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here's how a chimney ought to look!

post #1 of 13
Thread Starter 
for those new to using chimneys, you might not be letting them charcoal get to the right stage before adding to the smoker. this was my problem and it caused a lot of trouble until i learned to just wait until it looked like this:

this has briqs rather than lump and is only haf full, but it's burning just right, i'd say.
post #2 of 13
Beautiful Pic! Thanks for the help on this and by the way, that looks like an old chimney...real good quality handle, not what I've seen at store nowadays.
post #3 of 13
Now that's a fire!

That is exactly how briq's that I use look. I have said it before, sometimes (at least IMHO) I think briq's they have an odd smell when igniting that goes away once they have ashed over. Consequently, that is how they look beore going into my firebox. Great Pic Taz!
post #4 of 13
The Weber chimneys are still quite good IMO.
post #5 of 13
I second that. My weber handle doesn't even get warm, and it has that lever that helps steady things when you dump.
post #6 of 13
Exactly as they should look Tas, though I will admit that many, many times I have thrown them on a bit sooner than the top coals whitening. Need to get the smoker going, thanks for the bit of motivation.
post #7 of 13
x2...... I do the same thing. I try and be patient and when I do I get rewarded with a chimney of coals like in the pic. Good job.
post #8 of 13
What is the draw back in not letting the top coals get white? On the Virtual weber bullet site, it said to dump them when the middle is orange and you get small flame tongues, but nothing about white coals.
post #9 of 13
Thread Starter 
herky - when i see the orange middle and the small flame tongues, i also add them sometimes, but this seems more efficient. i don't think there is much problem with adding tehm at the stage you mention, but i do think it will take your unit a little longer to get where you want it to be. no big deal as long as a person is aware of it.

by waiting a bit and allowing them to get so they look like the picture above, i've noticed that because of the good airflow of the chimney they can get to a working temperature faster, which in turn helps your unit get up to a working temperature faster and more efficiently because you use less fuel to get to the same place. if you put them in before you are ready, the decrease i air flow (for me at least) leads to more "fiddling around" trying to get to the right temp or a longer wait. the wating isn't so bad, but i tend to get up later than i intend to and am constantly running about an hour alte on my smokes. this makes dinner time alte and mrs. taz is not happy. not good. as for the fiddling around, this can lead to overshooting your mark and your temp curves will look more like saw teeth.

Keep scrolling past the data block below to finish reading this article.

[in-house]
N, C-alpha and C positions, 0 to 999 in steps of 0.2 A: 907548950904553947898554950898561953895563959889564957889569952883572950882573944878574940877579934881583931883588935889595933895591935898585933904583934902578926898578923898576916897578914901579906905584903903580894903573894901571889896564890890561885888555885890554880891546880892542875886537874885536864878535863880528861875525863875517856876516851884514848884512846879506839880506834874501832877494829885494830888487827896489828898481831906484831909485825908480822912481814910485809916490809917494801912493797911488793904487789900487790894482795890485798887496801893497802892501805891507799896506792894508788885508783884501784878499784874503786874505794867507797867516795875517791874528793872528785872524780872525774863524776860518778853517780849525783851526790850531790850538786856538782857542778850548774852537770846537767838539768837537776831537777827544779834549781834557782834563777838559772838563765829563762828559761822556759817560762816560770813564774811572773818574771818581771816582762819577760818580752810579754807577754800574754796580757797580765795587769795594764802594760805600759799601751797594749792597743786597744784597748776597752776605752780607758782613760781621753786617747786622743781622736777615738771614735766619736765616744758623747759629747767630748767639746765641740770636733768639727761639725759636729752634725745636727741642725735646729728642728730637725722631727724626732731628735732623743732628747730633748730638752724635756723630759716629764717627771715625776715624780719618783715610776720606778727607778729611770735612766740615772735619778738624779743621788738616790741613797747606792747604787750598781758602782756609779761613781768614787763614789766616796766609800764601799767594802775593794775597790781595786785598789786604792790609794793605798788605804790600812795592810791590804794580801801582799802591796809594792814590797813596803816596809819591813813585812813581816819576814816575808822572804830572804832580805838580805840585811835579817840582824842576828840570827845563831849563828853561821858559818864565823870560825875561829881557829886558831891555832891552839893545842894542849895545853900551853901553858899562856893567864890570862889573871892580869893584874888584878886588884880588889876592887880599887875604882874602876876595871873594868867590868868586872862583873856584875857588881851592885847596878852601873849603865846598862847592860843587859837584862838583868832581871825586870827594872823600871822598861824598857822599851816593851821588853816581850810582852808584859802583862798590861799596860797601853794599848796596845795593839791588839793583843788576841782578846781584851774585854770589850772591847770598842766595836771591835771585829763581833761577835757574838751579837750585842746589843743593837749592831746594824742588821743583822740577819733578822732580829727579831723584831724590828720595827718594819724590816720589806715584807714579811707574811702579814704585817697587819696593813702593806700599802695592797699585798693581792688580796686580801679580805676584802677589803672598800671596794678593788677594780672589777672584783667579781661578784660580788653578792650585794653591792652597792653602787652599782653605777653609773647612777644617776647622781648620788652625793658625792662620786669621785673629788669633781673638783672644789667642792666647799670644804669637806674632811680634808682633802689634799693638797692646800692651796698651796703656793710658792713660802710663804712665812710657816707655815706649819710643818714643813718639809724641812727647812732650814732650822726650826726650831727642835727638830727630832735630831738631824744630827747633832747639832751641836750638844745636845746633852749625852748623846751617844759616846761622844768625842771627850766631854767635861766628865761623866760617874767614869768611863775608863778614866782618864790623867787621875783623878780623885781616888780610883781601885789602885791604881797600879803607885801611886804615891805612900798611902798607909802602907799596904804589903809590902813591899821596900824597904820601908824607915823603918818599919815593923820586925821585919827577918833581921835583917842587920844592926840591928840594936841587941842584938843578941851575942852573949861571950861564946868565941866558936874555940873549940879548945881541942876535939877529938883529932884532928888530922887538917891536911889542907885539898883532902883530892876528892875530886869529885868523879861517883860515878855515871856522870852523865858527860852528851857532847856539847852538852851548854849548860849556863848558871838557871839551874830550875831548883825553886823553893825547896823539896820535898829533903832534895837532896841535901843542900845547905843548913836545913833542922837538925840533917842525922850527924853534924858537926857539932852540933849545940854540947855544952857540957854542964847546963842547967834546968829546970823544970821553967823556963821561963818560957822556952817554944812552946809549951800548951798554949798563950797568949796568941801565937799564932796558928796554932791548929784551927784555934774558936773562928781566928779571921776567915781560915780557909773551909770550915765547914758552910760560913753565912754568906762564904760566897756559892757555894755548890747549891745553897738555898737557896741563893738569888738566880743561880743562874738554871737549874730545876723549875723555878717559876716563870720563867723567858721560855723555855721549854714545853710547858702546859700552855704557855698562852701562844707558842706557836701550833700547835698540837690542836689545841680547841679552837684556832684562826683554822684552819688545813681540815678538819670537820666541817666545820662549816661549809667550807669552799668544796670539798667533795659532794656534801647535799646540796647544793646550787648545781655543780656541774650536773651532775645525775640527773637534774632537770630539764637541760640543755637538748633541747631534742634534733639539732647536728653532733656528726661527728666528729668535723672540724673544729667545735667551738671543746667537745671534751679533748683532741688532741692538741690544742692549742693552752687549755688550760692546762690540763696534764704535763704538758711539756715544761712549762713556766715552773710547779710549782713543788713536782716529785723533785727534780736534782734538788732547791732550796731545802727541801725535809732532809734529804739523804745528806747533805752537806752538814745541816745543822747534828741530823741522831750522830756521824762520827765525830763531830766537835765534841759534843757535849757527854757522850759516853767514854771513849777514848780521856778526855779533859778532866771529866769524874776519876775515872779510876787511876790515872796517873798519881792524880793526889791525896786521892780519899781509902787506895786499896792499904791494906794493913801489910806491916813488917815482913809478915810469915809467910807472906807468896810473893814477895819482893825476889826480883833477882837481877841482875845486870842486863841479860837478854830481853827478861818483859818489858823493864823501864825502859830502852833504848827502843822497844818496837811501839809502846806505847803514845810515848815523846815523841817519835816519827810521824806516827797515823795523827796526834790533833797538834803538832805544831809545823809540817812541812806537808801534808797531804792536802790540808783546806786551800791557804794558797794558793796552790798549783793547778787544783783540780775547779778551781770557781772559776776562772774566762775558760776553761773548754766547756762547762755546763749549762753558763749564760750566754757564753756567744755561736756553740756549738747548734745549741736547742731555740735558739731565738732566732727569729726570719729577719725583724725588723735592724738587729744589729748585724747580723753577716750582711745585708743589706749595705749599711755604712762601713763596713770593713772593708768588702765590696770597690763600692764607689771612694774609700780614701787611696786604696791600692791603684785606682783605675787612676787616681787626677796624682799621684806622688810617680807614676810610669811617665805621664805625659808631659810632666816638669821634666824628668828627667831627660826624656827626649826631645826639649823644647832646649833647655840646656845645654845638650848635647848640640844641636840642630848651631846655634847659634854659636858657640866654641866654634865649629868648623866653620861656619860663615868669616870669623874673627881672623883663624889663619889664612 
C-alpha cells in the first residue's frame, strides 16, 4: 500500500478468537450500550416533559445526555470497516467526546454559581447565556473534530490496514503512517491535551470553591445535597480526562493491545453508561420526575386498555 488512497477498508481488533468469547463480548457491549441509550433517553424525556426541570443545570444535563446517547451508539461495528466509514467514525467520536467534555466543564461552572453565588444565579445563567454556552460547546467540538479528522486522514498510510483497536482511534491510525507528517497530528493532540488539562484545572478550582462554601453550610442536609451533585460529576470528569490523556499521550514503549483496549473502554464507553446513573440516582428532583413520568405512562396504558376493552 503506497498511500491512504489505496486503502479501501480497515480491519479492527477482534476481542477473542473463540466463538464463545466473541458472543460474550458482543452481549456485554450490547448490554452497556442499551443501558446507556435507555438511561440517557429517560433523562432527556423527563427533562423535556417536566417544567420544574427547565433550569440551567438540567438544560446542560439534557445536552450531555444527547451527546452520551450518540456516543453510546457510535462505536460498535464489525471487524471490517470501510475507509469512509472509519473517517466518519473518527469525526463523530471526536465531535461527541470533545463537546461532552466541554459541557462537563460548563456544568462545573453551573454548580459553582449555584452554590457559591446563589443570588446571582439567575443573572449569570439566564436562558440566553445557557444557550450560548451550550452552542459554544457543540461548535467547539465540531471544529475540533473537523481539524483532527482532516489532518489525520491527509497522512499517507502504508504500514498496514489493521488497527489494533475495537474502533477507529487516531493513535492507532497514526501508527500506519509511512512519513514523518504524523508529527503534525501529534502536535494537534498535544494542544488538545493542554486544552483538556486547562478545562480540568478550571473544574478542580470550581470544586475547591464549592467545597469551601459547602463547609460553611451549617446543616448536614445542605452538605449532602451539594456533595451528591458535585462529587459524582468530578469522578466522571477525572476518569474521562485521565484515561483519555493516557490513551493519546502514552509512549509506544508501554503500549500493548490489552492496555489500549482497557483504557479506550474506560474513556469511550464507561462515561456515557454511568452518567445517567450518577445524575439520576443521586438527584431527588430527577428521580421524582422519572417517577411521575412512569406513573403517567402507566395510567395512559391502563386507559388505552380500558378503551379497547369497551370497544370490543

these are my observations and experiences that seem to work well in my latitude (climate) that comprises morthern montana. as i always say, experiences vary and if anyone has a method that works well for them, they might want to consider this but ultimately should go with what works best for their needs.
post #10 of 13
Just bought a new Weber chimney today!

My old one rusted out on me. I was happy, cause the old one was some crappy generic version that didn't have the good airflow of the Weber. I wanted to replace the old one, but couldn't justify buying a new one when the old one still worked. I was so happy to see the old one break!
post #11 of 13
Here is how I like my chimey to look. icon_lol.gif
post #12 of 13

Cool Pic!
post #13 of 13
IMHO, it depends what type of smoker you're using and what type of cook you're doing.

If you're aiming for a low and slow 250* long-haul on the WSM, that amount of fire and flame is much more than needed.(and the VWB advice is right on)
-so if you add that on top of some unlit a la minion, you'll have to choke it like crazy to keep your temps down, meaning whitish smoke and unpleasantness and fighting the coals for up to an hour until you've tamed them.
If you want to do some chicken pieces at 375 on the WSM (with an empty water pan), then it's about right maybe, just dump right on the grates, leave all vents open and let it go.
With the WSM, it's best to catch the temp and fire on the way up, so you want to Undershoot on the amount of pre-lit coals you add so you get a chance to dial in the air control as the temps in the cooker rise.
Aside from all that, it makes sense to minimize the amount of BTU's lost to the air - the cost of even briquettes adds up.
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